Last month, for instance, I took on a squat challenge. I failed, BUT….

Already there have been learnings about myself:

I have a long way to go on squatting, but writing is easier. I do better with gratitude at night as my day is winding down and I’m reflecting than I do in the morning as my day is just beginning. I’m pretty good at sitting in my meditation — once I can get it going. Also, bachelor parties tend to kill daily habits — though I suppose that was to be assumed.

What’s certainly been one important learning: habits are important. Getting into a daily habit helps ensure these things get done.

But there’s also just been real learnings in how I can develop my framework:

Attach To-Do’s to Habits

This was a piece of advice given to me by a friend (I believe funneled through another friend). If you already have habits — say brushing your teeth — attach something else onto it to help make that a habit too. So, if for instance, I need to do my L-sits for the day, I may do so before I can brush my teeth. If I know I’m going to have to shower, I’ll write my journal entry before going in there. Not after. I tried that. All that does is delay what you need to do and open up the possibility of forgetting. Do it before. Then go into your habit — since you know that’s going to happen anyway.

Use the “Power” Framework

I’ve also used a reward system for my work on these challenges. For instance, right now I’m dying to go watch the next episode of The Jinx, but I won’t do it until I’ve written this post. That’s helped me stay align with my challenges. Rewards are part of the pattern that Charles Duhigg laid out in his book The Power of Habit as the kind of closing aspect to forming a habit. If you can reward yourself with this action, you’ll further your desire to habitualize, mostly unconsciously. So I’ve tried to use that to my advantage.

New Actions Come with Consequences

For instance, this month I’m doing an V-sit (or L-sit) challenge where I hoist myself up on my arms and hold my bodyweight up with my arms & core. The goal is doing this 5 minutes a day and it’s quite difficult. At first I had to break this up into 9 or 10 sessions (about 30 seconds each). I can now do it in about 7 sessions (6 is my record) of nearly a minute each, and sometimes over. It’s been great — my core has never felt stronger. But I’ve attached this onto my habit of being clean, namely showering and brushing my teeth, and those have often come at the end of my day. The consequence from this, in general, is some tightness in my wrists and my shoulders/upper back. Since I’m often doing this at the end of my day, I’m probably not taking the wind down time I should and I’ve noticed the tightness lingering. I haven’t slept as well as I usually do and I think that’s due to some of that upper back tightness disturbing my laying posture. So even though I’m doing well in the challenge (so far 21 days of 23), there are some side effects I hadn’t considered — in both the challenge itself and the habitualizaition.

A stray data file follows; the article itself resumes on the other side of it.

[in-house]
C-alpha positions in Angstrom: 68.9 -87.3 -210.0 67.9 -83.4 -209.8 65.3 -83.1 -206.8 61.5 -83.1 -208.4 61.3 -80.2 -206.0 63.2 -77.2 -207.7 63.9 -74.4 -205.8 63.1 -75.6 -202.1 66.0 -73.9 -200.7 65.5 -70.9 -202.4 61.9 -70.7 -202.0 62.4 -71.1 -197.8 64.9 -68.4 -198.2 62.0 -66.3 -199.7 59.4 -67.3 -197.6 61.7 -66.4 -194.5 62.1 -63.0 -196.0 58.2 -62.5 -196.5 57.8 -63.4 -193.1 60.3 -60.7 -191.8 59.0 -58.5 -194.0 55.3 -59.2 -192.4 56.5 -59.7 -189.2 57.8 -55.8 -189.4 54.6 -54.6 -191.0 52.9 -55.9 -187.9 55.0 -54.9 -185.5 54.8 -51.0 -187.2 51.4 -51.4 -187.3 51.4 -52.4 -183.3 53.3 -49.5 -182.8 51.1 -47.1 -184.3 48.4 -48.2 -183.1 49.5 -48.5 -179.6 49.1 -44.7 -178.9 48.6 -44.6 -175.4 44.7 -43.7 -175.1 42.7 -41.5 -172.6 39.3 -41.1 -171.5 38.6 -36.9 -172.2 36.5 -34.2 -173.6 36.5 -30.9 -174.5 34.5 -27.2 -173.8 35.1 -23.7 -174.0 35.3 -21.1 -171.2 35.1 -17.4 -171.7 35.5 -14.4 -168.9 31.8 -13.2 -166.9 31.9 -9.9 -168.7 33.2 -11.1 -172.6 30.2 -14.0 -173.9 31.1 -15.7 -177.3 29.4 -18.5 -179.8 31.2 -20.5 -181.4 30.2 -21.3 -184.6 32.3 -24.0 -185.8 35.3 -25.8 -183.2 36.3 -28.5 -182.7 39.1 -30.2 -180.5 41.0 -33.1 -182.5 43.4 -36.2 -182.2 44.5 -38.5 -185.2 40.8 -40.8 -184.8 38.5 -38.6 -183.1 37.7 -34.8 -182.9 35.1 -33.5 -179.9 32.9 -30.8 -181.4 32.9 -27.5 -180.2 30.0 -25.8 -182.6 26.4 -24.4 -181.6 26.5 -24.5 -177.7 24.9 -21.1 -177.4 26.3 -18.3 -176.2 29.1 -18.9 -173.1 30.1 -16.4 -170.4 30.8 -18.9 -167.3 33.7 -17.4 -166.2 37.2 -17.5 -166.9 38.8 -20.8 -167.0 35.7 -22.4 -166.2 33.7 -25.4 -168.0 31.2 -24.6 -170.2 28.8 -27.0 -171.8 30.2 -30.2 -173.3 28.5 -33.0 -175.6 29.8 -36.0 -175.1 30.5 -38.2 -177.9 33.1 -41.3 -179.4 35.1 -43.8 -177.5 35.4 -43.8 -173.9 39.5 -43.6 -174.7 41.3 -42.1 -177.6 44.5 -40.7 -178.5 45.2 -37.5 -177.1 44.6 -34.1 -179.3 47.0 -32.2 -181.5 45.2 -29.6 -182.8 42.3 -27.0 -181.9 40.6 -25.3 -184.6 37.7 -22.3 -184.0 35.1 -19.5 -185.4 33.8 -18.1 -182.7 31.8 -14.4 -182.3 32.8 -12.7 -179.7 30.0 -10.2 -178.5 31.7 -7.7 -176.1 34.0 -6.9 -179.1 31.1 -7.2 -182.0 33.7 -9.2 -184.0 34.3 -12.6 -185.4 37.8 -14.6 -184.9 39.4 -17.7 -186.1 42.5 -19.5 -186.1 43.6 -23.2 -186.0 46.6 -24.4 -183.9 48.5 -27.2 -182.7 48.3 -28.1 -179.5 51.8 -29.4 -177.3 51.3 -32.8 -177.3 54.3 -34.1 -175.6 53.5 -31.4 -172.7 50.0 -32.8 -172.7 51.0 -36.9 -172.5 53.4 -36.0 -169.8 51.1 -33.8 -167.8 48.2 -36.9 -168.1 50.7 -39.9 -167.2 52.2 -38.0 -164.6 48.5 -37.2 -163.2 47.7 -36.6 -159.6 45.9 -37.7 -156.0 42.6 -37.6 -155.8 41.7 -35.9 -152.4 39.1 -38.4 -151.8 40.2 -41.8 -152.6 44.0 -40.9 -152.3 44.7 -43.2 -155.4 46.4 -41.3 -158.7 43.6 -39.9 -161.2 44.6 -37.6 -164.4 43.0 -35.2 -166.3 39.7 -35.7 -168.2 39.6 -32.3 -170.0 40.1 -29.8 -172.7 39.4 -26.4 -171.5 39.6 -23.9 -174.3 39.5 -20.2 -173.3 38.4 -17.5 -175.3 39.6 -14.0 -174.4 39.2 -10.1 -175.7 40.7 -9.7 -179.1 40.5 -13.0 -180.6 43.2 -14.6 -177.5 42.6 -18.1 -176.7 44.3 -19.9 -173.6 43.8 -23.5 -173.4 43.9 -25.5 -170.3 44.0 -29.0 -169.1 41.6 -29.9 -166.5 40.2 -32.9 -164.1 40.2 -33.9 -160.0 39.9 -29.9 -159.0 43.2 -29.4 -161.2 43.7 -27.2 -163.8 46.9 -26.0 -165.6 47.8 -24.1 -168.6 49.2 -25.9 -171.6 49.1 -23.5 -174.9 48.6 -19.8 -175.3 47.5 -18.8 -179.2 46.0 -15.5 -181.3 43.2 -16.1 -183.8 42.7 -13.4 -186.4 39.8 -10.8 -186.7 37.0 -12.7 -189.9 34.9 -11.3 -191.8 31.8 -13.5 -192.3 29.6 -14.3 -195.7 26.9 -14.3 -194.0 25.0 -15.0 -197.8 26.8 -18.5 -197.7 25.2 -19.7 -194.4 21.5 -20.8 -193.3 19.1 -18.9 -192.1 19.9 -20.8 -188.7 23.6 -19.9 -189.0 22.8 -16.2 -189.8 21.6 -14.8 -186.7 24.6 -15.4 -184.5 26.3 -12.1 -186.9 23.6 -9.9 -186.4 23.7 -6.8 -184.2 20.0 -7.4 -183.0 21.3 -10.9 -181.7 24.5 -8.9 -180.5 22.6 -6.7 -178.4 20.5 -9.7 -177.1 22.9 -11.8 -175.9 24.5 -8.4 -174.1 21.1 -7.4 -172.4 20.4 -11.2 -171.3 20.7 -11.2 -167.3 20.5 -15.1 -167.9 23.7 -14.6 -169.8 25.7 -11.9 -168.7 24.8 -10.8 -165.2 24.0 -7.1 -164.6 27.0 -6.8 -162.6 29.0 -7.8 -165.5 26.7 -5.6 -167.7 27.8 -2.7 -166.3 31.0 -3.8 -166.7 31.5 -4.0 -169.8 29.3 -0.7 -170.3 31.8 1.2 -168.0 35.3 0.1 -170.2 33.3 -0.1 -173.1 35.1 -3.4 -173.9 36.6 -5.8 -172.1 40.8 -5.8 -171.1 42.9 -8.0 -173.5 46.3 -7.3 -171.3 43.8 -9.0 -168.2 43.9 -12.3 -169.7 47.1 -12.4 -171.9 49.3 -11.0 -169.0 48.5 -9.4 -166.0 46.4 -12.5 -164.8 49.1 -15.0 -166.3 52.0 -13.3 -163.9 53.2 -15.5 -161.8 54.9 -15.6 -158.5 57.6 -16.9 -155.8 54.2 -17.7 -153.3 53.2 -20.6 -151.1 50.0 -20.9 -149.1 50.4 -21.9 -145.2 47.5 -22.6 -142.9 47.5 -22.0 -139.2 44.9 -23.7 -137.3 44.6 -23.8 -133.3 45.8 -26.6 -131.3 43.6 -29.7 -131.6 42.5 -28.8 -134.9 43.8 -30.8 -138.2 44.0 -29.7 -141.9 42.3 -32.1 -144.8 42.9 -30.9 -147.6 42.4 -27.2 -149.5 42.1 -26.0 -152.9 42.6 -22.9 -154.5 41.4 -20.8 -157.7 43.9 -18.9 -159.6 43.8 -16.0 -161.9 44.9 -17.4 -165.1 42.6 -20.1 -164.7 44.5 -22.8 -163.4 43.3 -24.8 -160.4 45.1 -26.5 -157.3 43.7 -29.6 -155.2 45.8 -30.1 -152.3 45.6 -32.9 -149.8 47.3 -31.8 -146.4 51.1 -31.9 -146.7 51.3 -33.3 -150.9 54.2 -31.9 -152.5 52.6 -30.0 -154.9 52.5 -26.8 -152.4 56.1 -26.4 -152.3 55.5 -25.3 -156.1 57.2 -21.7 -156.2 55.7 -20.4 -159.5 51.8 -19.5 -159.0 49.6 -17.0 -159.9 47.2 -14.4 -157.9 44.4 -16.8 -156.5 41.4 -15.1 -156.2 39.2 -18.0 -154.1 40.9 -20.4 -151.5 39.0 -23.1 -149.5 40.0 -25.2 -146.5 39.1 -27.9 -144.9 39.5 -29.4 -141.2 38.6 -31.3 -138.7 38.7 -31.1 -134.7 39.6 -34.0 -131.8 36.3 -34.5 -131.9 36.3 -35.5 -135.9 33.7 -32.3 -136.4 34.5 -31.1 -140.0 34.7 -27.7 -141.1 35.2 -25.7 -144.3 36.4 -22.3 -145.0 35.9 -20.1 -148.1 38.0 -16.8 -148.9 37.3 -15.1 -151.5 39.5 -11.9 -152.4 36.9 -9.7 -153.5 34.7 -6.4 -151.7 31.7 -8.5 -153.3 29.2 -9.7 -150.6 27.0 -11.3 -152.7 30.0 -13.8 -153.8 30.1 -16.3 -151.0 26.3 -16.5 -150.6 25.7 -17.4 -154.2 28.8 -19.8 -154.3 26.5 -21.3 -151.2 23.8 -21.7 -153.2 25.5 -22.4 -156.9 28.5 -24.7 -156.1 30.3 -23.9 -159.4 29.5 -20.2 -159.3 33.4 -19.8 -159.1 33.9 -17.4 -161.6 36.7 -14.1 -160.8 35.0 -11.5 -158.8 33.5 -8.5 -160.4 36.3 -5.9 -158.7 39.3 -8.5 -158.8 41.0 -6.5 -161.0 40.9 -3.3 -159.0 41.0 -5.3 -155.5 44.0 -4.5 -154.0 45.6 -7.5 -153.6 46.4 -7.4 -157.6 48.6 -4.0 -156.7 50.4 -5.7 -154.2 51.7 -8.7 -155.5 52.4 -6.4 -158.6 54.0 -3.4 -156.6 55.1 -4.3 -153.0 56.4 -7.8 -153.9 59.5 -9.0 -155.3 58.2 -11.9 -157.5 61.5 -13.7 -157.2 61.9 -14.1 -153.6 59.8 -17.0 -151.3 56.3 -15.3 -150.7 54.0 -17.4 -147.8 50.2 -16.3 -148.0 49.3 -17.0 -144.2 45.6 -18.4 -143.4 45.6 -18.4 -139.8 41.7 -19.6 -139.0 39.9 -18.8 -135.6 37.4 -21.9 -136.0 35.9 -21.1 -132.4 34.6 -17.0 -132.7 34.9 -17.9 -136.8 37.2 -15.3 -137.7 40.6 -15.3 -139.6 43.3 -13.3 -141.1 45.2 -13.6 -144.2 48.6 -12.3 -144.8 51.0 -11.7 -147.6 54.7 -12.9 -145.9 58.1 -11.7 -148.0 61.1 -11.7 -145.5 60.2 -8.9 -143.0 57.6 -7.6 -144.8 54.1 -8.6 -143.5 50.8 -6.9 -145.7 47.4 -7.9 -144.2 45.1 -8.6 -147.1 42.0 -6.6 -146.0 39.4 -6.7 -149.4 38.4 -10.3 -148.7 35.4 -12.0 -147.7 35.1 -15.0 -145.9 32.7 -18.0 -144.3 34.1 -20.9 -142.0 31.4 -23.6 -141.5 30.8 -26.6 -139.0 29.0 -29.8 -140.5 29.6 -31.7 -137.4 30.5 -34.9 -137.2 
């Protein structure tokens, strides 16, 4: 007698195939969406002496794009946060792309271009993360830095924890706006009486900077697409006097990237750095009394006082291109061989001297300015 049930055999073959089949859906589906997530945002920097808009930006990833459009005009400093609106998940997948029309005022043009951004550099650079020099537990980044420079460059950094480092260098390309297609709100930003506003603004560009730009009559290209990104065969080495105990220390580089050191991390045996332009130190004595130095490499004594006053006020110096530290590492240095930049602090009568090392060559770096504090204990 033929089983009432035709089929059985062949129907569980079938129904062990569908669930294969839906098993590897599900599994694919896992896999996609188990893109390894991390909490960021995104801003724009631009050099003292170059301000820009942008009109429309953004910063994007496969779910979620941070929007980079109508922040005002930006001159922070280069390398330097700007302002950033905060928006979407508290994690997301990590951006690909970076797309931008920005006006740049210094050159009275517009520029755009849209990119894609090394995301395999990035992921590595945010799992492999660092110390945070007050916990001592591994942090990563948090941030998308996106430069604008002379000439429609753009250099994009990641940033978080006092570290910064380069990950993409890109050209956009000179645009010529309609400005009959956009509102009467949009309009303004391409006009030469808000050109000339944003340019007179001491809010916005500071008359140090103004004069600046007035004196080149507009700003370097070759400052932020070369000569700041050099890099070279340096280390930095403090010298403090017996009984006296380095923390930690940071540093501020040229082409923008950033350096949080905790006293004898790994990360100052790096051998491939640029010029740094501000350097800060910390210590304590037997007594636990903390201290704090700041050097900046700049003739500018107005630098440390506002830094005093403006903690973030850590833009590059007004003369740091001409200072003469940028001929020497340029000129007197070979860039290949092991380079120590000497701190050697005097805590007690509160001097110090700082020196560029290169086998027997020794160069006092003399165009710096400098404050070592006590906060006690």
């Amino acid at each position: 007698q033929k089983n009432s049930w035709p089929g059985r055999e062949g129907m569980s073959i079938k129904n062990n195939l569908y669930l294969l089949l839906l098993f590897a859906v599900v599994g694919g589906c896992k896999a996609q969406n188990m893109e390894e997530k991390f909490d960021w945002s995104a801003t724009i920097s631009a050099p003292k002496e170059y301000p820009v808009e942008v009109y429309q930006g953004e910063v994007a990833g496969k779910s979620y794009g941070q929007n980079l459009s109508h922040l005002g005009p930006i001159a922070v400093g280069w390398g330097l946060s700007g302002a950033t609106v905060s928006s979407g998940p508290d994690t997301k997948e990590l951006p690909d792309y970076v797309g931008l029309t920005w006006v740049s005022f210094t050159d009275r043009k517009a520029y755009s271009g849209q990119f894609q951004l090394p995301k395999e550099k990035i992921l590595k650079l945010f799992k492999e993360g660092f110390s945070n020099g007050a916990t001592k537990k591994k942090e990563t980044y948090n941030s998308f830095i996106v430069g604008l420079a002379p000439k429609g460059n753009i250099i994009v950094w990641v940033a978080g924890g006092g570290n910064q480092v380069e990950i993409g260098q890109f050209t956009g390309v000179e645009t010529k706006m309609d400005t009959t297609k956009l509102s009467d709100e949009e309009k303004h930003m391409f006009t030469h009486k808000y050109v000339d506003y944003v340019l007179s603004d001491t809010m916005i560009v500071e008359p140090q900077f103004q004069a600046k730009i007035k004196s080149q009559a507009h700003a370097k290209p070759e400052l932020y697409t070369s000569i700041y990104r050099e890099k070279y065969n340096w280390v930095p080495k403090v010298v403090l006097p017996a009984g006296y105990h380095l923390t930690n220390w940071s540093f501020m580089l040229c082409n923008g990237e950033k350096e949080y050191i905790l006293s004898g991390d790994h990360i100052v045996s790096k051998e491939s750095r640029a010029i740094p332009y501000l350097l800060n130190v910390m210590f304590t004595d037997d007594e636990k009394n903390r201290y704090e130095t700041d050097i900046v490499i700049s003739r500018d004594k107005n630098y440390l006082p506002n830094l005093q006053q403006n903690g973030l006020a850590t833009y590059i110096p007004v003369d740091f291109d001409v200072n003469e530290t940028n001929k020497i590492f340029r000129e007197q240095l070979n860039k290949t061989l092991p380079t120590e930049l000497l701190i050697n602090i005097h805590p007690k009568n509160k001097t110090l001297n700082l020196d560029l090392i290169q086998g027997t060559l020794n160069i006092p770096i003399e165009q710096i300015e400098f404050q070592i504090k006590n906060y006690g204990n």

Why A Framework?

This is the second post in my monthly challenge. The idea is to help explain what I’m doing with these monthly challenges by blogging about it — which is a monthly challenge in itself. Meta, yes. Confusing? Perhaps.

This blogpost will center around frameworks. Or, more specifically, one framework. One I seek to pull out of these monthly challenges by the end of 2015.

In layman’s speak, “framework” is defined simply as “an essential supporting structure of a building, or object”. In the programming world, where frameworks have become quite common, it gets a little more complex.

Here’s how one site explains a framework (again, in the scope of computer programming):

In the longer term, a framework ensures the longevity of your applications. If a development team works as they please, only that particular team will be able to maintain and upgrade the application with ease. The way that a publisher supports a proprietary solution.